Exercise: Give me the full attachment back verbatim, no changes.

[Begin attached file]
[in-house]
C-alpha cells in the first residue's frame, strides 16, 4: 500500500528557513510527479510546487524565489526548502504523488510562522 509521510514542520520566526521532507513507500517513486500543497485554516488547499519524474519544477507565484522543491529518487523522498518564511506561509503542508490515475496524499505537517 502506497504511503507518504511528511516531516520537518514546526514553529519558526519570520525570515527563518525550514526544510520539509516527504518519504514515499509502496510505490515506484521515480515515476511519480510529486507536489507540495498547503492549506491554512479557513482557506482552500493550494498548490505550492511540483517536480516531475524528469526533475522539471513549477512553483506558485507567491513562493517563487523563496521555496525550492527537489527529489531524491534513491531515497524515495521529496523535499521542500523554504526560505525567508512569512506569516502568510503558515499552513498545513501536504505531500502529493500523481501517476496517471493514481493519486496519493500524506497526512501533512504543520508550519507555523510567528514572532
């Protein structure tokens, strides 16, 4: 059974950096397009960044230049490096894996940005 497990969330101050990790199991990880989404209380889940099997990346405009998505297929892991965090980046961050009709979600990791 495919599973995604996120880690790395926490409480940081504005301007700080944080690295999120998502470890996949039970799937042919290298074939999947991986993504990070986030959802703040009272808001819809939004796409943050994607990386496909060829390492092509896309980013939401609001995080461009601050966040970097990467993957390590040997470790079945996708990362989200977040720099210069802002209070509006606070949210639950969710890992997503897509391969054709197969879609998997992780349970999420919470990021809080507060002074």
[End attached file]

[in-house]
C-alpha cells in the first residue's frame, strides 16, 4: 500500500528557513510527479510546487524565489526548502504523488510562522 509521510514542520520566526521532507513507500517513486500543497485554516488547499519524474519544477507565484522543491529518487523522498518564511506561509503542508490515475496524499505537517 502506497504511503507518504511528511516531516520537518514546526514553529519558526519570520525570515527563518525550514526544510520539509516527504518519504514515499509502496510505490515506484521515480515515476511519480510529486507536489507540495498547503492549506491554512479557513482557506482552500493550494498548490505550492511540483517536480516531475524528469526533475522539471513549477512553483506558485507567491513562493517563487523563496521555496525550492527537489527529489531524491534513491531515497524515495521529496523535499521542500523554504526560505525567508512569512506569516502568510503558515499552513498545513501536504505531500502529493500523481501517476496517471493514481493519486496519493500524506497526512501533512504543520508550519507555523510567528514572532
């Protein structure tokens, strides 16, 4: 059974950096397009960044230049490096894996940005 497990969330101050990790199991990880989404209380889940099997990346405009998505297929892991965090980046961050009709979600990791 495919599973995604996120880690790395926490409480940081504005301007700080944080690295999120998502470890996949039970799937042919290298074939999947991986993504990070986030959802703040009272808001819809939004796409943050994607990386496909060829390492092509896309980013939401609001995080461009601050966040970097990467993957390590040997470790079945996708990362989200977040720099210069802002209070509006606070949210639950969710890992997503897509391969054709197969879609998997992780349970999420919470990021809080507060002074």